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Common Tansy

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Common Tansy Common Tansy

  • Why should we care?
    • Consumption or improper handling of this plant can result in illness, convulsions, and even death! The leaves and stems contain tanacetum, an oil toxic to humans and animals. This plant also threatens ecological health, as well as the economic value, of pastures, riparian areas and cropland through the reduction of livestock forage, species diversity and irrigation water. 
  • How to Identify
    • This invasive weed is found in sandy soils of open or disturbed areas (i.e., roadsides). It also appears in pastures, prairies, shorelines, hedgerows, and gardens. This invasive weed grows 2 to 5 feet tall, blooming from July through October. The stems are erect, reddish/purplish brown in color and un-branched except for the flowering portion. This plant has an alternate leaf arrangement with pinnately compound leaves and deeply serrate margins. The flowers are yellow, button-shaped disc flowers arranged in clusters at the top of stems. Each disc is composed of many small flowers and is strongly aromatic, especially when crushed. 
  • About the Plant and Where it came from
    • Tanacetum vulgare
    • Common Tansy is a member of the Asteraceae family or Composite family. This invasive weed is a perennial plant native to Europe that was introduced as a medicinal plant but has escaped cultivation to become a great threat to our native plant communities.
    • Common Tansy reproduces by seed, but can also spread by rhizomes (roots), which aids in the persistence of this invasive weed. This plant produces many seeds that are dispersed by wind and water.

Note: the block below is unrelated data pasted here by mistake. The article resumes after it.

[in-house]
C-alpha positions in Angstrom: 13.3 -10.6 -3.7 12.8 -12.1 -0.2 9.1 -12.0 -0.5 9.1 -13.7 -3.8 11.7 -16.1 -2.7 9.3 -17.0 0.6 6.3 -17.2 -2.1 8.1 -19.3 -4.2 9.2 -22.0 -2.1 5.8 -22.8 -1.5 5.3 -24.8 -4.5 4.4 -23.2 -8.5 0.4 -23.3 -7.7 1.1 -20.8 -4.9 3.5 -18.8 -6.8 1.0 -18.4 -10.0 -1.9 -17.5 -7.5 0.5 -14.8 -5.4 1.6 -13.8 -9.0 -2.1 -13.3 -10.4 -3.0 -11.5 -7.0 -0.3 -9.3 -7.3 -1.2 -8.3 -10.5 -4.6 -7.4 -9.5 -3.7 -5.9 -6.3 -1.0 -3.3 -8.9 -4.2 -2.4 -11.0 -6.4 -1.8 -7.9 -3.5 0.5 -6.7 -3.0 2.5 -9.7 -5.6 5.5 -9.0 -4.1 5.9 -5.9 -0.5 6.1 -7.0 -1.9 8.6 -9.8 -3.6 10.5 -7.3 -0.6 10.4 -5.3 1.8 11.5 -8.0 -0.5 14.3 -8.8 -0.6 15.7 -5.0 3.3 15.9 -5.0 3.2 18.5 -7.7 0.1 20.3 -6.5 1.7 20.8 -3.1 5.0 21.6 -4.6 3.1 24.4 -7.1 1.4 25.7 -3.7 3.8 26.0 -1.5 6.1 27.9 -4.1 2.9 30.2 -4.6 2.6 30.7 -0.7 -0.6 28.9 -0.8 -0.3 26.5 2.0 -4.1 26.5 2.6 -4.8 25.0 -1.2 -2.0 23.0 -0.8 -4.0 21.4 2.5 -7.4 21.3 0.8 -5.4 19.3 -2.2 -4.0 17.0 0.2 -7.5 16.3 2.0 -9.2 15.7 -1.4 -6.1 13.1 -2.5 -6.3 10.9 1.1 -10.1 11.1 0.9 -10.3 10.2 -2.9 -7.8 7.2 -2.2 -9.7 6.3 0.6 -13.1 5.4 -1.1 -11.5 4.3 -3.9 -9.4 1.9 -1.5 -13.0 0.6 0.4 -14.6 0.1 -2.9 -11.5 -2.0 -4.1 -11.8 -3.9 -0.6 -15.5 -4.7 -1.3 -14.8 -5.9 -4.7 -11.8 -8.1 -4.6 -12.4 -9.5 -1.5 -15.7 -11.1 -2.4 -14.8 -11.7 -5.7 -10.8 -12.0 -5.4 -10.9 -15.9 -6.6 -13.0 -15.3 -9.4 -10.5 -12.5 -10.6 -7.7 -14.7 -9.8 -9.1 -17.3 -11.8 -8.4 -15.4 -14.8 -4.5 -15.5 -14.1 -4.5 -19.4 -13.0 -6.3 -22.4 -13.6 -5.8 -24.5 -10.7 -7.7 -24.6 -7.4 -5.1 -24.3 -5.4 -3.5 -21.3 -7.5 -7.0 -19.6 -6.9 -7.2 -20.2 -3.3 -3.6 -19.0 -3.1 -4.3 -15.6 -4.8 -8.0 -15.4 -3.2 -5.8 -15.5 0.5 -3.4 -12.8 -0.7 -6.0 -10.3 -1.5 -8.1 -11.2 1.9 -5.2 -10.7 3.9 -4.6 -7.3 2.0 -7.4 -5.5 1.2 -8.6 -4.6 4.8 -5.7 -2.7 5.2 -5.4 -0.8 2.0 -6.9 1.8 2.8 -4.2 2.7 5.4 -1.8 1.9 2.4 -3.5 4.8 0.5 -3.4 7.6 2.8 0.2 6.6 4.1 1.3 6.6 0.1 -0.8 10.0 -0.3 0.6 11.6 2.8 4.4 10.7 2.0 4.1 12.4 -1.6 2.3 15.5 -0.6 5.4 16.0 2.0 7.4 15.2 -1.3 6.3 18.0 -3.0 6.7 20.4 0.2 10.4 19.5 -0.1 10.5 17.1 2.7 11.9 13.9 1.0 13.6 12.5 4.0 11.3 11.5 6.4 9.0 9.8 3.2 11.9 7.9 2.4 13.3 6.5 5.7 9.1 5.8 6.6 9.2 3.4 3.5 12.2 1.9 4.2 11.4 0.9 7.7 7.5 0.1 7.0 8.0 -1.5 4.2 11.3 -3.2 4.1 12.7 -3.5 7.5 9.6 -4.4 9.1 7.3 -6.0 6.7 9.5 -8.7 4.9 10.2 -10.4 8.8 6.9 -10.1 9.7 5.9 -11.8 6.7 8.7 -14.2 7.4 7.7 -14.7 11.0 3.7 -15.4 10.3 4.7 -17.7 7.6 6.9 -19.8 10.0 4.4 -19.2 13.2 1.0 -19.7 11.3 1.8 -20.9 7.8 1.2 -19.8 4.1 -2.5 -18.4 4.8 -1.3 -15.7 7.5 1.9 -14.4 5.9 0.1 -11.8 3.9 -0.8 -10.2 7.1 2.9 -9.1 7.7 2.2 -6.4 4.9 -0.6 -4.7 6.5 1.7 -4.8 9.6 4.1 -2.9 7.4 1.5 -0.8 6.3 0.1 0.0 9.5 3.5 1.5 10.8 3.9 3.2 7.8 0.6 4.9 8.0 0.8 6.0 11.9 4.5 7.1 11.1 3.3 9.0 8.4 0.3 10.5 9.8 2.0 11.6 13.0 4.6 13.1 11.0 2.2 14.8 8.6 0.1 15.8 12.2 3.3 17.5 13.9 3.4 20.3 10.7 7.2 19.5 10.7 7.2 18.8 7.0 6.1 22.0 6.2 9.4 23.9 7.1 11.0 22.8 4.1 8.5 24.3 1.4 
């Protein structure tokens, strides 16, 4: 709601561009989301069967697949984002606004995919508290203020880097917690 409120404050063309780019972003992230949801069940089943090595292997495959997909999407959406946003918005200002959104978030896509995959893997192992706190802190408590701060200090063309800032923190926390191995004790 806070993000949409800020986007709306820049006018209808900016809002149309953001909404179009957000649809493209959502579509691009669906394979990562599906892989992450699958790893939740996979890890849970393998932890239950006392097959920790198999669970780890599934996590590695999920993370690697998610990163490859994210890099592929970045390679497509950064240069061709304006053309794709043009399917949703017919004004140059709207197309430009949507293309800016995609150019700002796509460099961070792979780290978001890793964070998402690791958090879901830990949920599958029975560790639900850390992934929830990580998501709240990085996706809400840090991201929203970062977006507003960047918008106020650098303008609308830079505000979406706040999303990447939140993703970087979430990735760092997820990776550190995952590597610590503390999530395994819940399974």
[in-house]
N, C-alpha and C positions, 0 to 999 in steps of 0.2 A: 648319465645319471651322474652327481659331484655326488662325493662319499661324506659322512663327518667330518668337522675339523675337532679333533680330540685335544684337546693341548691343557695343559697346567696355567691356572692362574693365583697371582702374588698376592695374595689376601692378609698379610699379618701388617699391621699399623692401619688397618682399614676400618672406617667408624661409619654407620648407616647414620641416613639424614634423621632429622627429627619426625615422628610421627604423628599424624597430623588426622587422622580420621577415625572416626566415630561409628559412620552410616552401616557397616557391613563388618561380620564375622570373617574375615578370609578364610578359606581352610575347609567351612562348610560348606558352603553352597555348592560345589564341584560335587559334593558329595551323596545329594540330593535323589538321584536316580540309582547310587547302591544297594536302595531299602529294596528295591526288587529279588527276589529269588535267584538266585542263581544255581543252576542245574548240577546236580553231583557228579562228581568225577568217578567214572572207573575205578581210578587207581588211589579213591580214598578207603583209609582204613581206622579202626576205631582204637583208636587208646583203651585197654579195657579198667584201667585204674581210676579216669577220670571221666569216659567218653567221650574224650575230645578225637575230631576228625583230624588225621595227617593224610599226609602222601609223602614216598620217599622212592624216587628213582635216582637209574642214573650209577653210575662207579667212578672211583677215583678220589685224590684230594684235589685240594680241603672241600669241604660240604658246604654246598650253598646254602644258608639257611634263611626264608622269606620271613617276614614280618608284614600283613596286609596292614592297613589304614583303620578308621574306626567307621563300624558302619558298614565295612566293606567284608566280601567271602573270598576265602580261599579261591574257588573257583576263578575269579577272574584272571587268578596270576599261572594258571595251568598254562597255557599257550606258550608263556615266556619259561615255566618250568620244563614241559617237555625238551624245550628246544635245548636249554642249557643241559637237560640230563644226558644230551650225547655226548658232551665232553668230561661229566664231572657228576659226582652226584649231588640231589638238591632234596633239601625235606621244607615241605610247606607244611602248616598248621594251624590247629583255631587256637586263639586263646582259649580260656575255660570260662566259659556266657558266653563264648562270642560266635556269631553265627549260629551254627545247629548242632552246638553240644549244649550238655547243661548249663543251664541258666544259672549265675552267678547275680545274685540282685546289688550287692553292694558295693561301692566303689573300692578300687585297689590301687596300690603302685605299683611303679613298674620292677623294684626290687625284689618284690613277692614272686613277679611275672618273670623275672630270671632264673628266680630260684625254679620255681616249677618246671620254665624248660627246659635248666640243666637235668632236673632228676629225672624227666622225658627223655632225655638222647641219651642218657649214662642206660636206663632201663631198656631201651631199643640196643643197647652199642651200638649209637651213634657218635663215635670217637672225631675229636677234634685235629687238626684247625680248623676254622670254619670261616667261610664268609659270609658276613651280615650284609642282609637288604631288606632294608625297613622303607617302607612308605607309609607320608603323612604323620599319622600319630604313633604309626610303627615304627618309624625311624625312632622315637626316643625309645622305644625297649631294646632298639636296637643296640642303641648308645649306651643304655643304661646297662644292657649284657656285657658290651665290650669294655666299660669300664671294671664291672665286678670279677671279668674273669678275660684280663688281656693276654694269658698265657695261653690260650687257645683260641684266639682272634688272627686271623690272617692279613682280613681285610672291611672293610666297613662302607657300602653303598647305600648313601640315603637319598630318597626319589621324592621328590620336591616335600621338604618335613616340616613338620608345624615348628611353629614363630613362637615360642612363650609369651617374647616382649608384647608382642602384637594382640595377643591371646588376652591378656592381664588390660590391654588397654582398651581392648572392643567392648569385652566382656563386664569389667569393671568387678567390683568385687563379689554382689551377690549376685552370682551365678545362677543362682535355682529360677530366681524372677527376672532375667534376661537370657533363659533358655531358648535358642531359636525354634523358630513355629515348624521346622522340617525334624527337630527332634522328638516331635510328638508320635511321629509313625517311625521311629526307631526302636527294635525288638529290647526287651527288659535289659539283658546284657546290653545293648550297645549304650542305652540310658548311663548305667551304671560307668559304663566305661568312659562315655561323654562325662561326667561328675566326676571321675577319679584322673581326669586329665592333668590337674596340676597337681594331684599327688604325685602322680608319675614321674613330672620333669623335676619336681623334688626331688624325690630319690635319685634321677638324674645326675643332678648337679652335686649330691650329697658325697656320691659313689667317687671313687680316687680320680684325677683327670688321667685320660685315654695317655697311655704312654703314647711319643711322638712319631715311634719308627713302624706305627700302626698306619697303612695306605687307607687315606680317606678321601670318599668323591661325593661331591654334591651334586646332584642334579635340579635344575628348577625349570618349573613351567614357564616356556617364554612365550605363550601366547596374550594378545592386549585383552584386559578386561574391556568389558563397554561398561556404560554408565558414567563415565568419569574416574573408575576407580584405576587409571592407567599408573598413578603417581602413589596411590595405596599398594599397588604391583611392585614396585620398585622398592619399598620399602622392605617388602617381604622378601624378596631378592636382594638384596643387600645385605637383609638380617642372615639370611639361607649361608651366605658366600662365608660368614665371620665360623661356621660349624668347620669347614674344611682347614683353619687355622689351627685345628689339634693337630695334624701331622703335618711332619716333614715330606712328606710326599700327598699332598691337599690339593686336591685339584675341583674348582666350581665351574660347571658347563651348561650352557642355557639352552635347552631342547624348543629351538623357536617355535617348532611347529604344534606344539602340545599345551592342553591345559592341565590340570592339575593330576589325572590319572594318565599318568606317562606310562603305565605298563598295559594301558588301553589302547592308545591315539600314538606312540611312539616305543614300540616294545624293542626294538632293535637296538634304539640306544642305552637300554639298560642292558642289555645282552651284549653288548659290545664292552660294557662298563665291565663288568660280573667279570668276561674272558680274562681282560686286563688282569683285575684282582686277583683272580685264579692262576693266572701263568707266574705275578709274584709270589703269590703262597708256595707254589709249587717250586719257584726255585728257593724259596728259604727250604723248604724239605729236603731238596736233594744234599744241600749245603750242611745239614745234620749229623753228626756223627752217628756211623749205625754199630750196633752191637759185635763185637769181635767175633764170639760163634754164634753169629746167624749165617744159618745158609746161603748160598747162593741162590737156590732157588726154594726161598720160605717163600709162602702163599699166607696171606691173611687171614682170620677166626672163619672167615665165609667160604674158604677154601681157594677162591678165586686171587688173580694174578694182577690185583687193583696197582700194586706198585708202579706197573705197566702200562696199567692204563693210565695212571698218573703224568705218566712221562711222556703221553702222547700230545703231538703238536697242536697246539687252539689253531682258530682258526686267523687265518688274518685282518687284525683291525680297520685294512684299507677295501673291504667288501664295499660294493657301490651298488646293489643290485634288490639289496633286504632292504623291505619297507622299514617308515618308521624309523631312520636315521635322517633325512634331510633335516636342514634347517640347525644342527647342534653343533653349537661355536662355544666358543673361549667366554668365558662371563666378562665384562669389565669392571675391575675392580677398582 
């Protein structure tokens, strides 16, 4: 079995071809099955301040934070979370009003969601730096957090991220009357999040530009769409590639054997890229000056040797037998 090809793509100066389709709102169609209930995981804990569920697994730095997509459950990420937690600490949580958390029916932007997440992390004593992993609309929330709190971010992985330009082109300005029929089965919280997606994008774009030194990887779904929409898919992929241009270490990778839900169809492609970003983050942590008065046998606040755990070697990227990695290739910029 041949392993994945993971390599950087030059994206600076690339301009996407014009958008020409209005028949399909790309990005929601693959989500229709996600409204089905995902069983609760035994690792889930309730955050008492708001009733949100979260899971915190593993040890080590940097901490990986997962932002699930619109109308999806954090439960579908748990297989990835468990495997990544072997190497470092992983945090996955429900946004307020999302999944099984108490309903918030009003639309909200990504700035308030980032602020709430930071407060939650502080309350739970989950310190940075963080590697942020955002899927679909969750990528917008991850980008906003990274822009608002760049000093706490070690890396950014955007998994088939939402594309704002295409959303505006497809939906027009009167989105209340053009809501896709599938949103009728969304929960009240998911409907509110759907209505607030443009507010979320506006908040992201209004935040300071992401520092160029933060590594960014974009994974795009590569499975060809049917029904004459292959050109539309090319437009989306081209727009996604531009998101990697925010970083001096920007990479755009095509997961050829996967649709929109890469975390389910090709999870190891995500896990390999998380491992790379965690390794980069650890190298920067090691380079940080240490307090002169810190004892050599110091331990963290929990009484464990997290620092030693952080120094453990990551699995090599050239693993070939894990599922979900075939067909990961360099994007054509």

• How to Control
    • Cultural control: Includes mowing and hand pulling before flowering to reduce seed production. Mowing after flowering will spread seed. When hand pulling wear gloves to avoid absorbing toxins through skin. Though Common Tansy is avoided by most livestock and is toxic if consumed in excess amounts, sheep and goats are known to graze on it and be an effective control method. Other livestock will trample it while grazing on other plants to out compete tansy at the expense of more sought-after plants. Tiling is also not effective because it leaves root fragments that will re-sprout.
    • Chemical control: Entails spot spraying 2, 4-D, clopyralid (Transline and Pyramid), or metsulfuron-methyl (Ally, Allie, Gropper, and Escort) with a surfactant. These chemical treatments are effective, but may need to be repeated. When applying chemical treatments to Common Tansy near water, use glyphosate (Round-Up) with a wipe on application. This is fairly effective, but may take 2 years to get significant results. Be sure to use the formulation approved for use near water.
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